Bare feet on a cold, hard floor. 

The crinkly paper on the exam table that seems to get louder the longer you wait. 

Scared. 

Hopeful. 

Kind of bored. 

These are just some of the ways that our employees at Outcome Health describe “point of care.” They’re all correct. Whether we’ve felt joy after learning that we’re finally pregnant or received the devastating news that treatment isn’t working, one thing is unanimous: We all have point of care experiences. And we’re witnessing just how prevalent the point of care truly is, with recent examples of our devices “in the wild” as seen on The Bachelor and in Lady Gaga’s documentary. It’s why we look at our role at the point of care as really being about all of the moments of care that impact us as patients.

point of care experience

Still image from The Bachelor


point of care experience

Still image from Lady Gaga’s 2017 documentary, Five Foot Two

From annual physicals to chronic conditions, important milestones of the health journey happen at the point of care. Because Outcome Health exists in the rooms where these milestones happen, our content and experience platform supports patient education. As we’ve seen from our own lives, due to the range of experiences (and emotions) that happen here, it’s important that any content created for this space is sensitive to that. Content must be curated and contextualized while also taking into account the patient’s mindset.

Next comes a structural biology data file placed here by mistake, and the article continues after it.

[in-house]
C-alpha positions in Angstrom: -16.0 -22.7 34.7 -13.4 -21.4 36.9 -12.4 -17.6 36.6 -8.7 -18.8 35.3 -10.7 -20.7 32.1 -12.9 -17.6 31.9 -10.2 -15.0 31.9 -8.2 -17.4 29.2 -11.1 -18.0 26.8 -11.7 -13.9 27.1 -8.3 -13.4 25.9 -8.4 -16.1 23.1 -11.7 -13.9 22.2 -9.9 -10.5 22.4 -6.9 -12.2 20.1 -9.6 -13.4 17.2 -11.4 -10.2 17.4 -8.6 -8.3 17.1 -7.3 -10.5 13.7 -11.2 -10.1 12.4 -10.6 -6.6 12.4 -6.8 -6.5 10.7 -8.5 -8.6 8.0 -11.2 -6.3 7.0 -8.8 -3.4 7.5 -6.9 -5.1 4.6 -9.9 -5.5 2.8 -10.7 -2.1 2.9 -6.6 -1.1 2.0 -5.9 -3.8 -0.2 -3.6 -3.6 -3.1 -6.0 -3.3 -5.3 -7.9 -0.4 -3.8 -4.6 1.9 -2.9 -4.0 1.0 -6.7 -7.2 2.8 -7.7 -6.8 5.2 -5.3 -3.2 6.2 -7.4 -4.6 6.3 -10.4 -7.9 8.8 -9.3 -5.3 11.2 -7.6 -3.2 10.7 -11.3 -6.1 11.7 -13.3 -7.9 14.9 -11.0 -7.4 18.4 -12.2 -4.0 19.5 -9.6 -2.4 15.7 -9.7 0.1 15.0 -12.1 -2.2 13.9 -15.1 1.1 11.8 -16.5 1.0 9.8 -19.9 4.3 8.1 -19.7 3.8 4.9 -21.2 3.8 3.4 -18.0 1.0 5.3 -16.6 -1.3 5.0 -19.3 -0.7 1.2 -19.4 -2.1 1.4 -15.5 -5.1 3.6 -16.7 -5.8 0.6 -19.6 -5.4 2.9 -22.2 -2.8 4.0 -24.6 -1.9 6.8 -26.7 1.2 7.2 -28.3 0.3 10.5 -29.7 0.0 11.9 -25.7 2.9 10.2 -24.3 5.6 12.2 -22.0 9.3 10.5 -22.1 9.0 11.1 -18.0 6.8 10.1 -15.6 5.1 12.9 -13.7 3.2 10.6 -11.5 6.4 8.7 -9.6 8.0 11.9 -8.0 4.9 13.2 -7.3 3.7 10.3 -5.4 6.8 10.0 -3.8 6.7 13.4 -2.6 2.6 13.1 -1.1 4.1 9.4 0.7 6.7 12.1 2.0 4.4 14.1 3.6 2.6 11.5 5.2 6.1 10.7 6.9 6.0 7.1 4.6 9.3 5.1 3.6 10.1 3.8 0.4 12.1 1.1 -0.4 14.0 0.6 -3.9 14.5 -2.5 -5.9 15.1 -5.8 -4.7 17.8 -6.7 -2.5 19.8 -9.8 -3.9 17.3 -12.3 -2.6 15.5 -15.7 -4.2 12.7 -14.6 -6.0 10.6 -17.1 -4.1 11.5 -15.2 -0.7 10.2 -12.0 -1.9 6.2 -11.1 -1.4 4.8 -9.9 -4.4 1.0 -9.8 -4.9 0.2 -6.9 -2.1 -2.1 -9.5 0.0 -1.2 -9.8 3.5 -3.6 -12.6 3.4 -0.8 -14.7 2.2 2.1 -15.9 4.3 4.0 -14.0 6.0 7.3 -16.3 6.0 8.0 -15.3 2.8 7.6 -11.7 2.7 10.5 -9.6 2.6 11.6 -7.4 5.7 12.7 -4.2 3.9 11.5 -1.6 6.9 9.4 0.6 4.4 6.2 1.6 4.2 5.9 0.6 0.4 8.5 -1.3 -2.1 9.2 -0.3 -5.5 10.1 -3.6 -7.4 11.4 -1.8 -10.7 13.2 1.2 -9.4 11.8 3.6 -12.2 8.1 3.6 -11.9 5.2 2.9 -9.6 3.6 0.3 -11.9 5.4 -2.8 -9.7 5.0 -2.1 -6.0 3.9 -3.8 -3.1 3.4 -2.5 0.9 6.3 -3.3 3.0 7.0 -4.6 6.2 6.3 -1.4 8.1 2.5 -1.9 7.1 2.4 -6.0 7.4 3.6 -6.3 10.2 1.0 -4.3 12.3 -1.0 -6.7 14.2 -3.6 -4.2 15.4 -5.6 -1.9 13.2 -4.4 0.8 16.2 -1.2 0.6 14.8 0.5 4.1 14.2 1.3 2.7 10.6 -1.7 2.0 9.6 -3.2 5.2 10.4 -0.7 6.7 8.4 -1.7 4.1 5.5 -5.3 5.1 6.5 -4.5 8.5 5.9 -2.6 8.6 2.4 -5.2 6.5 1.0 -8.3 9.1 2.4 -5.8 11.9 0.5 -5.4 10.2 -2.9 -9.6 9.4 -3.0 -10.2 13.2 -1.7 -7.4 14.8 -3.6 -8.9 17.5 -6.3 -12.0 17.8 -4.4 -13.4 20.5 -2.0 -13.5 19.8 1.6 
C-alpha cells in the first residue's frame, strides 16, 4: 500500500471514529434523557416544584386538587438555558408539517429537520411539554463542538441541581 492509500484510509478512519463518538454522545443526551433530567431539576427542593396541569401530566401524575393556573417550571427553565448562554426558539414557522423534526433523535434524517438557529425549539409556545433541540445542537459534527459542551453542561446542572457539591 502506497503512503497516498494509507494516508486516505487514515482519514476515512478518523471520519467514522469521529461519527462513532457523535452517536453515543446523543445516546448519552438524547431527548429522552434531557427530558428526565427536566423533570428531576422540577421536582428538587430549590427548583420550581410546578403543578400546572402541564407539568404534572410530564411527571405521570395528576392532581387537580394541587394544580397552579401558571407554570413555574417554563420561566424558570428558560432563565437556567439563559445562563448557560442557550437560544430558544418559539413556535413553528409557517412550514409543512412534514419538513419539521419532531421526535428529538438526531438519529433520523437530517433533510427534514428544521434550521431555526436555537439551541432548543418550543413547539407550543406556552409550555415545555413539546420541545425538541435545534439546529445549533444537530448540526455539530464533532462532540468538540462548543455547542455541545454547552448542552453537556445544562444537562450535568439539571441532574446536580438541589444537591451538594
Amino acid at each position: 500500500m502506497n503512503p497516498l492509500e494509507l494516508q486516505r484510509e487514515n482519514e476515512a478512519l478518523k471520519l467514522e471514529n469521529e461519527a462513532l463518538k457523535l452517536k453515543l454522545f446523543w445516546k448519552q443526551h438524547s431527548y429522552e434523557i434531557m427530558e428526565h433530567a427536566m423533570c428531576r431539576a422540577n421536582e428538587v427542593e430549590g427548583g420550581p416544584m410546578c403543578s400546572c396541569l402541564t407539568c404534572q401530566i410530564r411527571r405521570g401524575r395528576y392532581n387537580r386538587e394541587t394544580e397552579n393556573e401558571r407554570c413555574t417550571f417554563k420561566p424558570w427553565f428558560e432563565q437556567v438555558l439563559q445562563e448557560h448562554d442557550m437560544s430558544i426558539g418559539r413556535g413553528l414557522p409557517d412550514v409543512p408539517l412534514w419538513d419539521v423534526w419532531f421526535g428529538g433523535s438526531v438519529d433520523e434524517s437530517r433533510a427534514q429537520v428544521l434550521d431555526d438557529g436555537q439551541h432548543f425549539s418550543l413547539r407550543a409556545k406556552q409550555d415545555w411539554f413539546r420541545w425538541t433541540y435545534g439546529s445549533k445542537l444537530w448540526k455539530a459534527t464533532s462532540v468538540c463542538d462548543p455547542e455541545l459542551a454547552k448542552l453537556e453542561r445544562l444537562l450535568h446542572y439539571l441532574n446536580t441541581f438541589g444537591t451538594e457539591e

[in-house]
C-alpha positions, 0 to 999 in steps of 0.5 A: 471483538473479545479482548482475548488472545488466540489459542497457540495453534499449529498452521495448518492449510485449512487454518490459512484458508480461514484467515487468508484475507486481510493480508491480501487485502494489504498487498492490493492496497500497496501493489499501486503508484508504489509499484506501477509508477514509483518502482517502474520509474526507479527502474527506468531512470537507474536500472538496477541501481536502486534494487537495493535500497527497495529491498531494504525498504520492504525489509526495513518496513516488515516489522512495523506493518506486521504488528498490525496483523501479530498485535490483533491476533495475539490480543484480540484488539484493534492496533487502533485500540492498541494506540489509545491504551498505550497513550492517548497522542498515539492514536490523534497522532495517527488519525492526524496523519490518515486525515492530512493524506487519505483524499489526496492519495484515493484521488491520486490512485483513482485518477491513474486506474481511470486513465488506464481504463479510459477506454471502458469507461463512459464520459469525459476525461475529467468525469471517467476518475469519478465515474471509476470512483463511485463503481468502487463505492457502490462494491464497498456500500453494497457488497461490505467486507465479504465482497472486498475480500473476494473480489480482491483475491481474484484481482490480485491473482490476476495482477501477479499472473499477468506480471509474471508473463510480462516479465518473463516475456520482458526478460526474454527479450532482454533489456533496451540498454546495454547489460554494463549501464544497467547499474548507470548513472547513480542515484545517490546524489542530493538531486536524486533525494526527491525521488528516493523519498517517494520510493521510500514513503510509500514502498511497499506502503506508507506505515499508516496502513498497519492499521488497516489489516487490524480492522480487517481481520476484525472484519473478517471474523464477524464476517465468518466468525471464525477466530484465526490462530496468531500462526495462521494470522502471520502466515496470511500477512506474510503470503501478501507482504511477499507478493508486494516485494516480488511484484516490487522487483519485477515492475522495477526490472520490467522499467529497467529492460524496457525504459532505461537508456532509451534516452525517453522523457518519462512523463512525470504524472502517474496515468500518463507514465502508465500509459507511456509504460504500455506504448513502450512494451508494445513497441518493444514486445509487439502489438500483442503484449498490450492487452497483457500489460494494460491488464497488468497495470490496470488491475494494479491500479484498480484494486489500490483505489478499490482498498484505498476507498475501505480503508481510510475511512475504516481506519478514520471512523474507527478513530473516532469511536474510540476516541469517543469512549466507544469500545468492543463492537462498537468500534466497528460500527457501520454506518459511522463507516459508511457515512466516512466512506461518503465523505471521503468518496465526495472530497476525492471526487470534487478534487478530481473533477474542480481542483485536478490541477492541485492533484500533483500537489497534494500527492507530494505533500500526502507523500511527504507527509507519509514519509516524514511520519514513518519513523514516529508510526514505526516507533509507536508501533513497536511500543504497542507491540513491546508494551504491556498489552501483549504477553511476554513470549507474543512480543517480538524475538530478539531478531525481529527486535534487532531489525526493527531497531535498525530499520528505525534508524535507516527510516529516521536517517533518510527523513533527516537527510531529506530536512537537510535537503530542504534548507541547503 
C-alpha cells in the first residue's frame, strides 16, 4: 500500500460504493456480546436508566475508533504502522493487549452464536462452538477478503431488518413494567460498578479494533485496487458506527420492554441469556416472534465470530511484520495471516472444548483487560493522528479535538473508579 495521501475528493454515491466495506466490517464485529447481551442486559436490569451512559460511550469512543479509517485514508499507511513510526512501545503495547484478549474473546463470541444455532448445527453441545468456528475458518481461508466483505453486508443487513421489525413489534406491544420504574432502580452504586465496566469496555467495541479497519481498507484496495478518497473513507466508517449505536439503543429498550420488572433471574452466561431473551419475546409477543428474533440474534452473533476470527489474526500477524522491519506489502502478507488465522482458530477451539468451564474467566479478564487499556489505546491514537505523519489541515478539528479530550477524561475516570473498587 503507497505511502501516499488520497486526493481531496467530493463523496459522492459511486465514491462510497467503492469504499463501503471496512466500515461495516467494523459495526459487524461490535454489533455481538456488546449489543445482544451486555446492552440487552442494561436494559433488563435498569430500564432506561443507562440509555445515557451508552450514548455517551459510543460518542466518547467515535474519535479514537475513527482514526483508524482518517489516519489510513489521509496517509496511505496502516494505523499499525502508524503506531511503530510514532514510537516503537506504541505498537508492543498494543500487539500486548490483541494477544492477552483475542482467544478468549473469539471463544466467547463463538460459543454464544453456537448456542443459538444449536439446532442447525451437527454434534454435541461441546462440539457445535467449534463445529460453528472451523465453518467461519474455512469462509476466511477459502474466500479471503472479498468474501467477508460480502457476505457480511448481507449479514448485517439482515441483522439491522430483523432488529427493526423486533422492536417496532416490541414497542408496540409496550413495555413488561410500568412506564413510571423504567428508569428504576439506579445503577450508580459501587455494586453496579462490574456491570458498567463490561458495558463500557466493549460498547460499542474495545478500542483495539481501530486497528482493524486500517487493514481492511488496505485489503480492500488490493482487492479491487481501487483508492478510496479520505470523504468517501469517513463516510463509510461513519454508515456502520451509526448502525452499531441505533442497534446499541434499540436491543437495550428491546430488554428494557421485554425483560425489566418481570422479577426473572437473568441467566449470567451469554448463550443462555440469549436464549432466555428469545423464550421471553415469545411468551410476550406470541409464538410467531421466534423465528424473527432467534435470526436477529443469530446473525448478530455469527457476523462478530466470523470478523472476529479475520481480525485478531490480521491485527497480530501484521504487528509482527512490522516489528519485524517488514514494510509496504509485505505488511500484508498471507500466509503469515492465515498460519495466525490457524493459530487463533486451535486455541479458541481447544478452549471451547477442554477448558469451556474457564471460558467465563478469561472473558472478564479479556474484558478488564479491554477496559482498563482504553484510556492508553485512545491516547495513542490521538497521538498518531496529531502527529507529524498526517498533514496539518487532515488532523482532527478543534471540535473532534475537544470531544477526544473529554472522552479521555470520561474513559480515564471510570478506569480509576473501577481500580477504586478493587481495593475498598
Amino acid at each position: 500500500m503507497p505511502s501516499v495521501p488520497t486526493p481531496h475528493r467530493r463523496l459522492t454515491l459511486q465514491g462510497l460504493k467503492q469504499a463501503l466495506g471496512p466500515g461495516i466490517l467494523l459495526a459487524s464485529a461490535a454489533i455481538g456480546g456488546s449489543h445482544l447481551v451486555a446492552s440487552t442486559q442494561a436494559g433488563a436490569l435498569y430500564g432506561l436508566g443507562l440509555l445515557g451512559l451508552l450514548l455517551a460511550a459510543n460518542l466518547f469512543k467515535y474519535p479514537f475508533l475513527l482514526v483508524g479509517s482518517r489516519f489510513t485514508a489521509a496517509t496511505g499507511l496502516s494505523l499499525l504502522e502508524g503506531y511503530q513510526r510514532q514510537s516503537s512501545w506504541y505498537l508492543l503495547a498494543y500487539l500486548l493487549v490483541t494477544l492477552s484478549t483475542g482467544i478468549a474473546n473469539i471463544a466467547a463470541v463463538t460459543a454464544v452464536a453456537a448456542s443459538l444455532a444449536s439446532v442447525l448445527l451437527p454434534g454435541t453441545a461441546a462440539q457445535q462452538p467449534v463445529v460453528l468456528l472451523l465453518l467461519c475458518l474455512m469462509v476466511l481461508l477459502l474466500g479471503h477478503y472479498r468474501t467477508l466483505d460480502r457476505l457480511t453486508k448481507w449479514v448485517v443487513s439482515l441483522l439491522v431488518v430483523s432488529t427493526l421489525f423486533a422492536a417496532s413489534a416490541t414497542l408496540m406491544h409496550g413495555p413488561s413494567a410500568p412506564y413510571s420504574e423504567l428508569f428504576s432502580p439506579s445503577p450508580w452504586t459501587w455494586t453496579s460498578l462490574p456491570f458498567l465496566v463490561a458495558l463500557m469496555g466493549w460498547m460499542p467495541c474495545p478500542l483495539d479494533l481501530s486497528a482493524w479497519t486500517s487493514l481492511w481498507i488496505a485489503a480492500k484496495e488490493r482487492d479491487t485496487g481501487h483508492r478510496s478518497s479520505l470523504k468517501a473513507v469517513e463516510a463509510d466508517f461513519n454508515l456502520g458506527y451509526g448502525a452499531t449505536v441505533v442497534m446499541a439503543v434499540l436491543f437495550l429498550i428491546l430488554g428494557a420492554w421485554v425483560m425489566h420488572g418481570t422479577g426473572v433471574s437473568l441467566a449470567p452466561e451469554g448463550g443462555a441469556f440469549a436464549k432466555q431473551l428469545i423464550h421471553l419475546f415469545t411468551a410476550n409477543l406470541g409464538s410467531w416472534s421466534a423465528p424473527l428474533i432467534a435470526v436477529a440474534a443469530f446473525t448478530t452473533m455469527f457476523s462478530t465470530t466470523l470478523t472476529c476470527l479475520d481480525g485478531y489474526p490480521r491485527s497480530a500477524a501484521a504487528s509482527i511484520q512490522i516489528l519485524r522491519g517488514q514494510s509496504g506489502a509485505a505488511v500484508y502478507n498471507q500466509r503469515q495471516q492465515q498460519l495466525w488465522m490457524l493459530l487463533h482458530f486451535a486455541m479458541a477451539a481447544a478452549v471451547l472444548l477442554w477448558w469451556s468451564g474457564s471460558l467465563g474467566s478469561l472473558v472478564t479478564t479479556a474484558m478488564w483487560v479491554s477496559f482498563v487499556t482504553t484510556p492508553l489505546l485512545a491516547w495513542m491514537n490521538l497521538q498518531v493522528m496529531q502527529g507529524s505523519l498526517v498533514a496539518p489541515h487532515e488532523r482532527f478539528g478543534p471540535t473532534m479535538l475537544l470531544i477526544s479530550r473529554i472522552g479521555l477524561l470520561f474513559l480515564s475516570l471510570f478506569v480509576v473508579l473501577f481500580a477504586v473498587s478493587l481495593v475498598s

Patient support when it’s needed the most

Outcome Health is more than a point of care marketing platform – we are the wave of relief, that moment of understanding, the confirmation that you’re not alone during the most critical points of your health journey. To us, healthcare outcomes aren’t limited to treatment results; outcomes can be confidence in your treatment plan, feeling informed, or even a laugh after watching an entertaining video. Outcome Health, unlike other healthcare media companies, is challenging the industry to create content and experiences that wrap patients with empathy, education and support at the “Moments of Care” when they are most vulnerable and most in need. 

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